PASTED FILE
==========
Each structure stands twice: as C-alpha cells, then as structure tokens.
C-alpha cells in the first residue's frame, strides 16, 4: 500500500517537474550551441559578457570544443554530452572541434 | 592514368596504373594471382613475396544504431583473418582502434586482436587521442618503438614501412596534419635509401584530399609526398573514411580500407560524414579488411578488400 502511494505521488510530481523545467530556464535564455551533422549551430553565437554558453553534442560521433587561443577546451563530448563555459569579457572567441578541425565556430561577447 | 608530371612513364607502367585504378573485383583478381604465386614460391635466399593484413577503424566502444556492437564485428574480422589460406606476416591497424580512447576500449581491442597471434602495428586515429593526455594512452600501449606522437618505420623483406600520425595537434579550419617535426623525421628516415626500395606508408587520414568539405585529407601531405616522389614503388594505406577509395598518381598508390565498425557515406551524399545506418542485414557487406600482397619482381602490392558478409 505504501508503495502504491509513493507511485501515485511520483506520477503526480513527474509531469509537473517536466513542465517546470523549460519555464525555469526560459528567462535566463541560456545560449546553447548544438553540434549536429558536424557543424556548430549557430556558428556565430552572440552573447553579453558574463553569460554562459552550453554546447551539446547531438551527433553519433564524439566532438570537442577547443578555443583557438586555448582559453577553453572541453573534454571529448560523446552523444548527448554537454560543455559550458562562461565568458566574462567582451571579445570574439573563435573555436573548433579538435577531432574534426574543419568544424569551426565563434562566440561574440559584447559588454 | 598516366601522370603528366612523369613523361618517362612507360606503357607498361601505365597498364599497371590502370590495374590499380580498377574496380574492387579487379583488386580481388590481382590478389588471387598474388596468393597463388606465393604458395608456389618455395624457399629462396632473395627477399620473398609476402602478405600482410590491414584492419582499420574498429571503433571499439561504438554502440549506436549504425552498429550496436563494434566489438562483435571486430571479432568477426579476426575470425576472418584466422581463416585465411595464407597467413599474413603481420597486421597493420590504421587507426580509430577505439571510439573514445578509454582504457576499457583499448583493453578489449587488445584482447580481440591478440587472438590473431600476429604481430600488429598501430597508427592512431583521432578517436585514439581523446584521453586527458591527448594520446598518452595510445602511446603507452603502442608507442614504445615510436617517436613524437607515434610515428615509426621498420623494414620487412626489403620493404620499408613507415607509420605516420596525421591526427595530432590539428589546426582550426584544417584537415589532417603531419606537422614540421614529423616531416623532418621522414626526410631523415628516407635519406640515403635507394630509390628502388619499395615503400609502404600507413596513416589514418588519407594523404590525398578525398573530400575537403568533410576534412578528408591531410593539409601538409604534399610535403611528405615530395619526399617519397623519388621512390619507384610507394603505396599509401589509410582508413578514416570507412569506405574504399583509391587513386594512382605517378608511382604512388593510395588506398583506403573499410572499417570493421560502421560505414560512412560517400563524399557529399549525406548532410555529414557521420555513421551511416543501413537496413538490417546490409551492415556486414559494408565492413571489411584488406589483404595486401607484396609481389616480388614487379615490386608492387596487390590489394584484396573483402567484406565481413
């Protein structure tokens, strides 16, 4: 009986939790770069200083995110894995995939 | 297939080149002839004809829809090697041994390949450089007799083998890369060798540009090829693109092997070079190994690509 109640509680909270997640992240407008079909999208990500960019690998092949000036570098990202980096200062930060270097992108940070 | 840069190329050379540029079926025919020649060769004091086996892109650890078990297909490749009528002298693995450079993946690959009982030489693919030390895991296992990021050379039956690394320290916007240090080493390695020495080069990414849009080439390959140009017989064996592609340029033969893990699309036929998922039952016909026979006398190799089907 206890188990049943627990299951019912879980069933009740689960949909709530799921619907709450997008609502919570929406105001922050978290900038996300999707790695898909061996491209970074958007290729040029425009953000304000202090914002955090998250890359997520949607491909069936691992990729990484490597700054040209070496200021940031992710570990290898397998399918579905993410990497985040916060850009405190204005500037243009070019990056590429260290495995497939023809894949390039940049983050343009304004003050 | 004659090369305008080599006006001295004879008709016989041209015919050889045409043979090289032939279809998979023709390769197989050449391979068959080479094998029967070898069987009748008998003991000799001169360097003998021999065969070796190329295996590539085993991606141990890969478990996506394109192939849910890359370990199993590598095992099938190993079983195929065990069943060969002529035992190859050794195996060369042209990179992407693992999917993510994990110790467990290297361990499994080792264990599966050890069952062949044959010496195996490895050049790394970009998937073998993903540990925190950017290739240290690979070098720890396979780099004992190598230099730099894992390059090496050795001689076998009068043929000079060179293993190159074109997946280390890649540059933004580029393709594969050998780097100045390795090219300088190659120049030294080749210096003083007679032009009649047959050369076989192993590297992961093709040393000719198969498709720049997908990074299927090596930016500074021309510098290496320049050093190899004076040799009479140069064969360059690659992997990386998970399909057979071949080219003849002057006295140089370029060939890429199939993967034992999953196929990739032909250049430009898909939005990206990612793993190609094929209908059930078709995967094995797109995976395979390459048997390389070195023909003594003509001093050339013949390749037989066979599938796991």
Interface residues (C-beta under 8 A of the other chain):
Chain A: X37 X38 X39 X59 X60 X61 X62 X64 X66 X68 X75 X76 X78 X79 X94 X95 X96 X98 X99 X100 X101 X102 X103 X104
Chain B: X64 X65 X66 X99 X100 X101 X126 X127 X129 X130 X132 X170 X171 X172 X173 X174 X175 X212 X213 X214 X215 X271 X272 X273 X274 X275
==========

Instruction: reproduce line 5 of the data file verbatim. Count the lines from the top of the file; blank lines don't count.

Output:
Chain A: X37 X38 X39 X59 X60 X61 X62 X64 X66 X68 X75 X76 X78 X79 X94 X95 X96 X98 X99 X100 X101 X102 X103 X104